Awak­en­ings: Art in Soci­ety in Asia 1960s-1990s, at Nation­al Gallery Sin­ga­pore, until 15th September

Through the lens of con­tem­po­rary artists, Awak­en­ings charts the social, polit­i­cal and cul­tur­al changes that occurred in Asia in the years between the 1960s and 1990s. It fea­tures 170 art­works from 100 promi­nent artists from Korea, Japan, Chi­na, Tai­wan, Hong Kong, Sin­ga­pore, Malaysia, Indone­sia, the Philip­pines, Thai­land, India, Myan­mar and Cam­bo­dia. Tran­scend­ing nation­al bound­aries, the exhi­bi­tion looks at the way artists have respond­ed to rad­i­cal trans­for­ma­tions brought on by decoloni­sa­tion, ide­o­log­i­cal con­flicts root­ed in the Cold War, the out­break of the Viet­nam War, the rise of nation­al­ism, rapid mod­erni­sa­tion, and demo­c­ra­t­ic movements.

Ok Democ­ra­cy, We need to talk at Camp­bell­town Arts Cen­tre, Camp­bell­town, Aus­tralia, until 31st July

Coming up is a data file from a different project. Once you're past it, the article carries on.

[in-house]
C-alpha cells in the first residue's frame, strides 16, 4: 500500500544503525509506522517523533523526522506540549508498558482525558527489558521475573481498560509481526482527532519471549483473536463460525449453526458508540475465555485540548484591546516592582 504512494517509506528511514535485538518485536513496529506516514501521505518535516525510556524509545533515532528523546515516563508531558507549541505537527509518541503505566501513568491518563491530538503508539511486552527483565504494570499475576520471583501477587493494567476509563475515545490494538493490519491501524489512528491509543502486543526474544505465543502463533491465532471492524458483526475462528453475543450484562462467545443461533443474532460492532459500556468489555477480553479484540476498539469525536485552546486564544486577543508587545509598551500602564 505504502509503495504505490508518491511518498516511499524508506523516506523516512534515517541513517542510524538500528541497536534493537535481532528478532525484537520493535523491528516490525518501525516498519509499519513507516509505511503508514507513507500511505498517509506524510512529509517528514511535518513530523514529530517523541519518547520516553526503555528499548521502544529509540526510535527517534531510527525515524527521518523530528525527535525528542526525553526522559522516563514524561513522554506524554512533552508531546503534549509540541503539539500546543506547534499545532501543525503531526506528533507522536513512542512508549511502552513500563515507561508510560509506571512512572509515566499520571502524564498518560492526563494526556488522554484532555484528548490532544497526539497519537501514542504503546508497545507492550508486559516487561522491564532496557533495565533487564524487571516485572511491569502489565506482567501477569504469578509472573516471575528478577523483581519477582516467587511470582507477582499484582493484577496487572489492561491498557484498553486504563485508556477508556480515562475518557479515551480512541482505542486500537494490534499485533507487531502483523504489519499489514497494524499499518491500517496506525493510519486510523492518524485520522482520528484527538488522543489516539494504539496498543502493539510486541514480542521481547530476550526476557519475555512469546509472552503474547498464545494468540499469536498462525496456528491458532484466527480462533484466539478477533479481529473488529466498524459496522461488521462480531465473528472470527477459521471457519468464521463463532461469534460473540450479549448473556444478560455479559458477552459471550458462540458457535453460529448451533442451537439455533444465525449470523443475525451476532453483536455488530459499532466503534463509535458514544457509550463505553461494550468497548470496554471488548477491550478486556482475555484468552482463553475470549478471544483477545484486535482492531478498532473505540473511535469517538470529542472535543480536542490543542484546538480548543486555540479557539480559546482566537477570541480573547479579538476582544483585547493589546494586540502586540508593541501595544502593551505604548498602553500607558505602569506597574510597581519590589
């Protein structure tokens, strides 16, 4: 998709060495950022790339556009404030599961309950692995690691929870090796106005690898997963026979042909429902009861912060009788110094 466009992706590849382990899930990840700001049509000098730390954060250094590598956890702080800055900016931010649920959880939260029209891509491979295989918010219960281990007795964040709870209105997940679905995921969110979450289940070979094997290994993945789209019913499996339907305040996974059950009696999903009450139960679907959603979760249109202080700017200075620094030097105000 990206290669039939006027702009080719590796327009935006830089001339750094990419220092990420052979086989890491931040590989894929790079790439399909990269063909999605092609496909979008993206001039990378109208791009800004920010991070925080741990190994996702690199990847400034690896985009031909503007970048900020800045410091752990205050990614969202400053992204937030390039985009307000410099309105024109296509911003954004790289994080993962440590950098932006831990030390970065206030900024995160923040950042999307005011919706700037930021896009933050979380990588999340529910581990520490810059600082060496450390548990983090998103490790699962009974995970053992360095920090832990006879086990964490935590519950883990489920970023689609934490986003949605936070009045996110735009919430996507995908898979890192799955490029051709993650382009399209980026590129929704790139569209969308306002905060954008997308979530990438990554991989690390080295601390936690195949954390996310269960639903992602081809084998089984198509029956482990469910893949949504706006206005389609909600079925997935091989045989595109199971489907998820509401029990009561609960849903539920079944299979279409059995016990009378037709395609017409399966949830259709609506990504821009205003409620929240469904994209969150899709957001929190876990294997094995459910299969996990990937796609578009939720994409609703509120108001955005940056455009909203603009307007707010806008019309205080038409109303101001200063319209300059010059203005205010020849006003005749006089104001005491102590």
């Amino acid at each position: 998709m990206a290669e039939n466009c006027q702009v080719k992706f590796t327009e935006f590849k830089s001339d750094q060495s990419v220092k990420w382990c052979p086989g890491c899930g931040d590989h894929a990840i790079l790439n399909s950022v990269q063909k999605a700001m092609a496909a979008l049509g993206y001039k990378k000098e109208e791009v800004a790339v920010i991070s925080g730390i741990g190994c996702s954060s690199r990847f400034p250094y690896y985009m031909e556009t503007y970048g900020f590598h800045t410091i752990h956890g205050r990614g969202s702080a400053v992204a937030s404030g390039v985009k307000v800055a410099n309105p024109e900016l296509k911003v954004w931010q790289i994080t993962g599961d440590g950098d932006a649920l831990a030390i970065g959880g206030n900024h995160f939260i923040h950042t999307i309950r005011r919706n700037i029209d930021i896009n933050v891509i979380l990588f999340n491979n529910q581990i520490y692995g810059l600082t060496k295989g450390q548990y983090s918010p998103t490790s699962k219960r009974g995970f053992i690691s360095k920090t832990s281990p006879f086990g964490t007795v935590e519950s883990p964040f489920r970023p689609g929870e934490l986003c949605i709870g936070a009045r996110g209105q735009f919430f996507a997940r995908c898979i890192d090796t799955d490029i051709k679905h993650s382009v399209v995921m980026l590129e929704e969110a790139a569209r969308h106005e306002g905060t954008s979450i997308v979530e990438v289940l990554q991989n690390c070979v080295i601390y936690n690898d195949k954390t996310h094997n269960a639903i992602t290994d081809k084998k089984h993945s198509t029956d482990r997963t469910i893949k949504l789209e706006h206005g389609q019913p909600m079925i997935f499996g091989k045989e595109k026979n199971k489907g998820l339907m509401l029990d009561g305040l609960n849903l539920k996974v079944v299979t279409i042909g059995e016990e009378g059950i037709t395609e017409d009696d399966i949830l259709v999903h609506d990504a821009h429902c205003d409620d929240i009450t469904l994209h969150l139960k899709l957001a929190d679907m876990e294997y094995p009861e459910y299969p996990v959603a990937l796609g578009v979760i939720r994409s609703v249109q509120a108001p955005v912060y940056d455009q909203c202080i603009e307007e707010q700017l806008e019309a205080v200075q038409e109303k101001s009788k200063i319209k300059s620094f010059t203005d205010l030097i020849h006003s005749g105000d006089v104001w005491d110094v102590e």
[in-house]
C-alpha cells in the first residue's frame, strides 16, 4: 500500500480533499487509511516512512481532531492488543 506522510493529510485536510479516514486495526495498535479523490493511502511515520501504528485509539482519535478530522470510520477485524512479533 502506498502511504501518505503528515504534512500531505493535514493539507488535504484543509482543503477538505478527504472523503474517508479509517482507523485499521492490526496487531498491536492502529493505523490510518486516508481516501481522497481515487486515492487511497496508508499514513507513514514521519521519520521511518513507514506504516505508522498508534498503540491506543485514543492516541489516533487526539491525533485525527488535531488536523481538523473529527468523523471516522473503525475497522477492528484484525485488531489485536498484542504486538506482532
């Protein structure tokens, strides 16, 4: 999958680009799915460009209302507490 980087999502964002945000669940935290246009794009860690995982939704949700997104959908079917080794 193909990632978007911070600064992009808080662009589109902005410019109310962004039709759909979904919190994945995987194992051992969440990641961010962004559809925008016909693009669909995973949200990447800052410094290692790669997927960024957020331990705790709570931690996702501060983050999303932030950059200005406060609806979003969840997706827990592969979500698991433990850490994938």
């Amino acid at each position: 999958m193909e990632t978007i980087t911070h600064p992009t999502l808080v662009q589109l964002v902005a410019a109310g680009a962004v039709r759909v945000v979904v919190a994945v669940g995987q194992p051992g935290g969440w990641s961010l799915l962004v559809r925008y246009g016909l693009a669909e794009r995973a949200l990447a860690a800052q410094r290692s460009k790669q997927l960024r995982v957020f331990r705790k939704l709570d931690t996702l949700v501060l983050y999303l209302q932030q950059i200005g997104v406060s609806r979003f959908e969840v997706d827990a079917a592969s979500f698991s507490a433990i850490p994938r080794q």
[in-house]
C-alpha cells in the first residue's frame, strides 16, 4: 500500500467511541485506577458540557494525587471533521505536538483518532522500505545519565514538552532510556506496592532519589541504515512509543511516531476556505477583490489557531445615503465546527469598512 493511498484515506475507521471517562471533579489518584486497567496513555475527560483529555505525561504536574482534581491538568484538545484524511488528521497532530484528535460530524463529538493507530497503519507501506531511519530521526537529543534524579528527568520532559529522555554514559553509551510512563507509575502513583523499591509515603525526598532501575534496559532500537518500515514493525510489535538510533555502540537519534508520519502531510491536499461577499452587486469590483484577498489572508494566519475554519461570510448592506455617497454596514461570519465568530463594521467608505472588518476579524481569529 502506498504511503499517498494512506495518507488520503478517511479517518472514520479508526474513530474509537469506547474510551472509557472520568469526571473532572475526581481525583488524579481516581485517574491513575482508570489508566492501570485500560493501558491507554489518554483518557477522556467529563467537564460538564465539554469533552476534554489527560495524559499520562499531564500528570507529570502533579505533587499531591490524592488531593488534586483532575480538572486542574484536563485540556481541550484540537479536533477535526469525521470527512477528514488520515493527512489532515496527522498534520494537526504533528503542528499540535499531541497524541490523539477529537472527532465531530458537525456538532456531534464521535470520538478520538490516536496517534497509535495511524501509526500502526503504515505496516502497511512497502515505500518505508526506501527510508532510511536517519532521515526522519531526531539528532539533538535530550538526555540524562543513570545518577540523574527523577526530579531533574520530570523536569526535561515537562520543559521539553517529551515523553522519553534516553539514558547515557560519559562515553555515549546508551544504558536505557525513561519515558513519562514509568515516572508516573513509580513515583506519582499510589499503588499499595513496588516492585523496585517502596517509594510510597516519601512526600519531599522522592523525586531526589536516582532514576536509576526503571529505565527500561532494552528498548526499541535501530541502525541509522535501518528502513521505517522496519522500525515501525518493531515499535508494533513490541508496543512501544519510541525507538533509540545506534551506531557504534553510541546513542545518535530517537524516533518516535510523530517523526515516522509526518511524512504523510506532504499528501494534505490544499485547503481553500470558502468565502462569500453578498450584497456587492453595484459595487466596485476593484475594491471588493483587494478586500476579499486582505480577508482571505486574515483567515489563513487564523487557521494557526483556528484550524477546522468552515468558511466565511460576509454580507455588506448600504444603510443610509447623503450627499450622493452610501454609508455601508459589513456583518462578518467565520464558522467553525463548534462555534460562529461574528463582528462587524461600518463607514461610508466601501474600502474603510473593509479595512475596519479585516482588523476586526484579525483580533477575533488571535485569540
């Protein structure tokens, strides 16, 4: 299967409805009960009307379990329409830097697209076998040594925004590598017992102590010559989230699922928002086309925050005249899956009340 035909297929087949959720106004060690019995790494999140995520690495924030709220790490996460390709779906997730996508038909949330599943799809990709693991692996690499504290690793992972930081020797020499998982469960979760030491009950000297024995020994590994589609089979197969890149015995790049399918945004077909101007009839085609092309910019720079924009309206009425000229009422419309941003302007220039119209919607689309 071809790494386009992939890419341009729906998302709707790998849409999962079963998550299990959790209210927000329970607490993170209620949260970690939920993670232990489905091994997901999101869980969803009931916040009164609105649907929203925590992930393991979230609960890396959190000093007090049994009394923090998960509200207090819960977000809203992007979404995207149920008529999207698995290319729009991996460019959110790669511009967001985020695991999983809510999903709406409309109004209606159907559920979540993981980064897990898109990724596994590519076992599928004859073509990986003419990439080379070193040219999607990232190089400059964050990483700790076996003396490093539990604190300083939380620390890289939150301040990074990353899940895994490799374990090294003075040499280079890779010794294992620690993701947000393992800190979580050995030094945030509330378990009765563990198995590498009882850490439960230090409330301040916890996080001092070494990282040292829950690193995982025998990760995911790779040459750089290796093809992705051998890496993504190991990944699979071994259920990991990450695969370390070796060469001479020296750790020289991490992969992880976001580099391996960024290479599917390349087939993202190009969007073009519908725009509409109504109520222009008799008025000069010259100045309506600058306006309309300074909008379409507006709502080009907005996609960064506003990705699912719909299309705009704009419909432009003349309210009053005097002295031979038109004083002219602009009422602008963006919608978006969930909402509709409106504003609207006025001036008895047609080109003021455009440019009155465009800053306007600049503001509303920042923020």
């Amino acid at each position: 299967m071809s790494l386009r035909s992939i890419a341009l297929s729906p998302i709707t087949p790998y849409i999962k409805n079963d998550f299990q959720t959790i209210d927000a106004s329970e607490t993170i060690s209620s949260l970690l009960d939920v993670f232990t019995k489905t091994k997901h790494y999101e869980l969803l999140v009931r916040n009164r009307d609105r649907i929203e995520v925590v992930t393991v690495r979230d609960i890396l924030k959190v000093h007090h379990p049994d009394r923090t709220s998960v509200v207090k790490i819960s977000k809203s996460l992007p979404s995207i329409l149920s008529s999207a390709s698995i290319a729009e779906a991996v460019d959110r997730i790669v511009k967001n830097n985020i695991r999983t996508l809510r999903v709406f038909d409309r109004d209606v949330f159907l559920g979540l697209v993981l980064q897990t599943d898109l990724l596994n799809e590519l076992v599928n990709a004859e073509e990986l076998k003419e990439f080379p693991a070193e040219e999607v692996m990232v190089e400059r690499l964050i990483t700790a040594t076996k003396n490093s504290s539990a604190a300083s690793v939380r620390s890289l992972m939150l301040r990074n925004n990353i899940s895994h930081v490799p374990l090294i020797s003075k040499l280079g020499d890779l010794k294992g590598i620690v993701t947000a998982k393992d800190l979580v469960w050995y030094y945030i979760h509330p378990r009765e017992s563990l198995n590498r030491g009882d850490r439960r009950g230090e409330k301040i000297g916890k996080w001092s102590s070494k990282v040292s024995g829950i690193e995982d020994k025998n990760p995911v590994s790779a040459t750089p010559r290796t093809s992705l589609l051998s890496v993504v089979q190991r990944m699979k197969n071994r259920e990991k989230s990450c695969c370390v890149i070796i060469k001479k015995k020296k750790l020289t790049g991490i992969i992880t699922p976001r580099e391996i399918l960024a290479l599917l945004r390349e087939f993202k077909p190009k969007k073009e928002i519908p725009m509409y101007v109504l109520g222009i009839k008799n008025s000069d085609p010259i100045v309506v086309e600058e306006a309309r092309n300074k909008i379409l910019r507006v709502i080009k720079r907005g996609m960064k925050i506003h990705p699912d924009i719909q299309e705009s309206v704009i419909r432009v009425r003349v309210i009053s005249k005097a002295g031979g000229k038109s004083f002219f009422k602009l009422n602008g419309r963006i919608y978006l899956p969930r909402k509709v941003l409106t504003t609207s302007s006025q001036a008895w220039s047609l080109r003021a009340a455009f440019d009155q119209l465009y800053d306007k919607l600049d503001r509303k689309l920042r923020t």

In light of the Aus­tralian elec­tions in May, Camp­bell­town Arts Cen­tre com­mis­sioned ten artists to make new work to inter­ro­gate and pro­voke con­ver­sa­tion around how democ­ra­cy is per­formed in its cur­rent state. Fea­tur­ing Richard Bell, Louisa Bufarde­ci, Kuba Dora­bi­al­s­ki, Deb­o­rah Kel­ly, Euge­nia Lim, Make or Break, Euge­nia Raskopou­los, Sarah Rodi­gari, Abdul­lah MI Syed and Lara Thoms, each artist was encour­aged to draw inspi­ra­tion from the idea of free media as a pil­lar of democ­ra­cy. The result­ing instal­la­tions touch upon themes sur­round­ing iden­ti­ty pol­i­tics, envi­ron­men­tal pol­i­tics, polit­i­cal struc­tures, economies of labour, cur­ren­cy and nation­al­ism – cre­at­ing a space to dis­cuss the future of democ­ra­cy, or its poten­tial demise.